Tokyo Sexwale, the Minister of Human Settlements and one of the country's richest men, has spent the night in Diepsloot, north-west of Joburg.
Monday night's experience was meant to acquaint Sexwale with the hardships faced by millions of South Africans living in informal settlements.
It marked the first of many visits Sexwale plans to make to informal settlements on a nationwide fact-finding mission to uncover the reasons behind the service delivery protests that rocked the country and to assess the massive backlog in housing.
Sexwale will visit Joe Slovo informal settlement and Khayelitsha in Cape Town on Thursday.
He will also visit settlements in Bloemfontein and Durban.
Sexwale's choice of Diepsloot was in response to the violent protests that erupted two weeks ago when angry residents of the densely populated informal settlement - home to an estimated 150 000 people - torched a police vehicle, stoned cars and burnt tyres in the streets after being told they would be shifted to Adelaide, another settlement nearby.
Although many shack dwellers who met Sexwale on Monday told him they did not want to move to another area, he was adamant that they would have to relocate because their shacks were built on top of a "dangerous" water pipeline.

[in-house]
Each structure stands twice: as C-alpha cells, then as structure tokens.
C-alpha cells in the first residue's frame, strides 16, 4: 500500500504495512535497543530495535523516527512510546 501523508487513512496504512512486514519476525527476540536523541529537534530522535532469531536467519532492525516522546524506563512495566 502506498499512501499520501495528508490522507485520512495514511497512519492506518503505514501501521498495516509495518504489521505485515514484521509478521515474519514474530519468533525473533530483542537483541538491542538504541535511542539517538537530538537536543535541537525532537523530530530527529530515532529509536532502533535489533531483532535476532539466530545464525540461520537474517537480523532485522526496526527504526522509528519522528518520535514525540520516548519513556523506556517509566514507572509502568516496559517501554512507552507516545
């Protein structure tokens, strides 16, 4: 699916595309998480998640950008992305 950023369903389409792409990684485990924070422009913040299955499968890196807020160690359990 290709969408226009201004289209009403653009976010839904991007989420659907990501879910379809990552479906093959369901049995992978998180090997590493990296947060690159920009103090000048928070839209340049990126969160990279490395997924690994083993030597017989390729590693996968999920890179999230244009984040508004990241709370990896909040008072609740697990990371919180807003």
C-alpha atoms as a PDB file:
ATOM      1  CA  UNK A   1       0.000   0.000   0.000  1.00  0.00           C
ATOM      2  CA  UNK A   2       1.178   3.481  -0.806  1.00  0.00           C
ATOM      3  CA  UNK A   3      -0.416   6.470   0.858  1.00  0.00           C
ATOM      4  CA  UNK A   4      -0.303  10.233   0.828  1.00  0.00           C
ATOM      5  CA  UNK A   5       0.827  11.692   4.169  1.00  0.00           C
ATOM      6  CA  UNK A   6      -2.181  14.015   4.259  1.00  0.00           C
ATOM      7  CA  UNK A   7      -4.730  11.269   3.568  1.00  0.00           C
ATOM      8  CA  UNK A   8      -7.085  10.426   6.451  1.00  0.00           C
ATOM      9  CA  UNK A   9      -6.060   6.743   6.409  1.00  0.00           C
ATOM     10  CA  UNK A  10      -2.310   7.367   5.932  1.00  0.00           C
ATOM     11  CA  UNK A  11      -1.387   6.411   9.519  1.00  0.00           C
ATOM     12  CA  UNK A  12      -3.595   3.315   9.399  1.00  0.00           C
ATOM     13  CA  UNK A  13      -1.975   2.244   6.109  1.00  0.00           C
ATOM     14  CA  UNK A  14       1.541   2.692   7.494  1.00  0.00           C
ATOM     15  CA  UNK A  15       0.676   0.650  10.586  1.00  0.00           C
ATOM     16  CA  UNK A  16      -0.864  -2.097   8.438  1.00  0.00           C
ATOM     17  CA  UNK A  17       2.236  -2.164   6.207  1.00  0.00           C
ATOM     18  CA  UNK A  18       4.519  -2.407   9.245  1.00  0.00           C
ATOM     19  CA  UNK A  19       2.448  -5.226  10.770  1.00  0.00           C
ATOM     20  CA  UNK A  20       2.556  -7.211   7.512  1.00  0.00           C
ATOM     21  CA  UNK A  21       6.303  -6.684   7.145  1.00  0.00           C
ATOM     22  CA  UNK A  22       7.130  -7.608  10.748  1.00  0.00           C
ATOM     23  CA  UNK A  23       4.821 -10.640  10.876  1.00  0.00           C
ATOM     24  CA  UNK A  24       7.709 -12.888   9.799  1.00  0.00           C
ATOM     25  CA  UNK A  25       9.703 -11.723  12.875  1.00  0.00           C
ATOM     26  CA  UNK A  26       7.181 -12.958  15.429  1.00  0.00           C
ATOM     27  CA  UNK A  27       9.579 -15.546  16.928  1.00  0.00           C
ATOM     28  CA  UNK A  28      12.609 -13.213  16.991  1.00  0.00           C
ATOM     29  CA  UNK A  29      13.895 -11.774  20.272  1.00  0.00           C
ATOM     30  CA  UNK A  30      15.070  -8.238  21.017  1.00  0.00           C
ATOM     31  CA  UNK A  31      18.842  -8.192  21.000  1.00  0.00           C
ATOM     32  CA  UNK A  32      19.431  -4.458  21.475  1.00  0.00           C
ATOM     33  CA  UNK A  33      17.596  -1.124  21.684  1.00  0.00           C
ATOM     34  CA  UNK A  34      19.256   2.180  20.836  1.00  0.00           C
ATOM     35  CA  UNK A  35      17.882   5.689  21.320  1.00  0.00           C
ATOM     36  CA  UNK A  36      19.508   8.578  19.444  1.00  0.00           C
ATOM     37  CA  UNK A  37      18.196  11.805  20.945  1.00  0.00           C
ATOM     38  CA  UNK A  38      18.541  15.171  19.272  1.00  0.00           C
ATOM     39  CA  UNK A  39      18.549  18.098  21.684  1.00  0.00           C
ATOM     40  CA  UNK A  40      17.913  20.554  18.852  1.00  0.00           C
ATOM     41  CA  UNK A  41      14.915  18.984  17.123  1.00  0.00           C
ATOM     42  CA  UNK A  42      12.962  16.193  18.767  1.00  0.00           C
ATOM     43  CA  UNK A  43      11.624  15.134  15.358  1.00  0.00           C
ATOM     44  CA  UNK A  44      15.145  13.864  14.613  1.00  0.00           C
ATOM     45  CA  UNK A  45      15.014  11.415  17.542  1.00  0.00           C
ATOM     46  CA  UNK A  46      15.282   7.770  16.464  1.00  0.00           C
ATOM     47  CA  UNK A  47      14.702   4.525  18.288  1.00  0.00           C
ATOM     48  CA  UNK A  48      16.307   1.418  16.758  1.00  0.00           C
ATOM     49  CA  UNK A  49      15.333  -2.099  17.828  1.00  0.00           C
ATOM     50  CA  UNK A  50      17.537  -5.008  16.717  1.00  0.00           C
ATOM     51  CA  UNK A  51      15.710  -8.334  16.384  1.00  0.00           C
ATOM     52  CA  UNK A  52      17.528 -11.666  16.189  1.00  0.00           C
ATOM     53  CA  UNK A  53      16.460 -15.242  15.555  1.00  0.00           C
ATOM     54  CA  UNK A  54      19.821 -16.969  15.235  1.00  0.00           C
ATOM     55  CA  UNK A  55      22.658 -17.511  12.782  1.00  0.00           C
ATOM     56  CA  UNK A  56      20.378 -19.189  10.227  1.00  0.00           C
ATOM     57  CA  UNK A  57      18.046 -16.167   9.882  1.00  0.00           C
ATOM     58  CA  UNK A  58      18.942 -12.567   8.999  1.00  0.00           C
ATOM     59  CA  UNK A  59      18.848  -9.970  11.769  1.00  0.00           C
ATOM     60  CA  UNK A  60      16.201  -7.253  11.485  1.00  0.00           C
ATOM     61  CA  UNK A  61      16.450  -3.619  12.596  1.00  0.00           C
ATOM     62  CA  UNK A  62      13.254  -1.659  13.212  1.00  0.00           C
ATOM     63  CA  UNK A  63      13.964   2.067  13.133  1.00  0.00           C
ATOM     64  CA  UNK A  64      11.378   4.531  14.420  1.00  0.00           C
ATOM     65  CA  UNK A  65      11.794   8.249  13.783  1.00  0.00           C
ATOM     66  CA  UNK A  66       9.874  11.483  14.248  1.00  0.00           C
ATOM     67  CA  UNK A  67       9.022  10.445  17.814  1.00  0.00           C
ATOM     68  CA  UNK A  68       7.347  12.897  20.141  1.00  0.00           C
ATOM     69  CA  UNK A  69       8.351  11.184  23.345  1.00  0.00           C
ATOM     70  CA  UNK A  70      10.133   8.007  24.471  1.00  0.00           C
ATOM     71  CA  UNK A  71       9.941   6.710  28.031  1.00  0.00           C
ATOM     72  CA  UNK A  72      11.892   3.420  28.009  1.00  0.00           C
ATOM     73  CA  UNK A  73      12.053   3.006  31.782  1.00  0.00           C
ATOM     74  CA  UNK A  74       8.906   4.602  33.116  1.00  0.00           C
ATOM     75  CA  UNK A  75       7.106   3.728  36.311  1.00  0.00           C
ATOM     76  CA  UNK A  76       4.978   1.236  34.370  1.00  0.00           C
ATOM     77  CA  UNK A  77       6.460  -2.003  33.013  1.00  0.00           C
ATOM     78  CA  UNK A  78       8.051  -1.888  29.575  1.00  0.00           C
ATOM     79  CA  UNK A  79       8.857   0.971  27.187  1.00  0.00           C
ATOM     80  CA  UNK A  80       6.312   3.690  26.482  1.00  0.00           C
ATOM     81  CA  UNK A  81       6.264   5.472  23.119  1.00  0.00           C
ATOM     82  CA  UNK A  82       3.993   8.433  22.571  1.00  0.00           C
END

Sexwale - himself born in an informal settlement in Soweto - appealed to community leaders, including taxi associations, religious leaders and business owners, whom he met in Diepsloot on Monday to be patient with the government's roll-out of low-cost houses and services.
He told community leaders he wanted to see people's living conditions and talk to residents himself so that the government could come up with a better plan for housing.
The economic downturn, unemployment, migration from rural areas, corruption and fraud were among the reasons Sexwale gave as causing the proliferation of informal settlements.
"We are on a sincere listening campaign to have a proper discussion about the lives of the poor. I came here to sleep among them (shack dwellers) to experience how they live."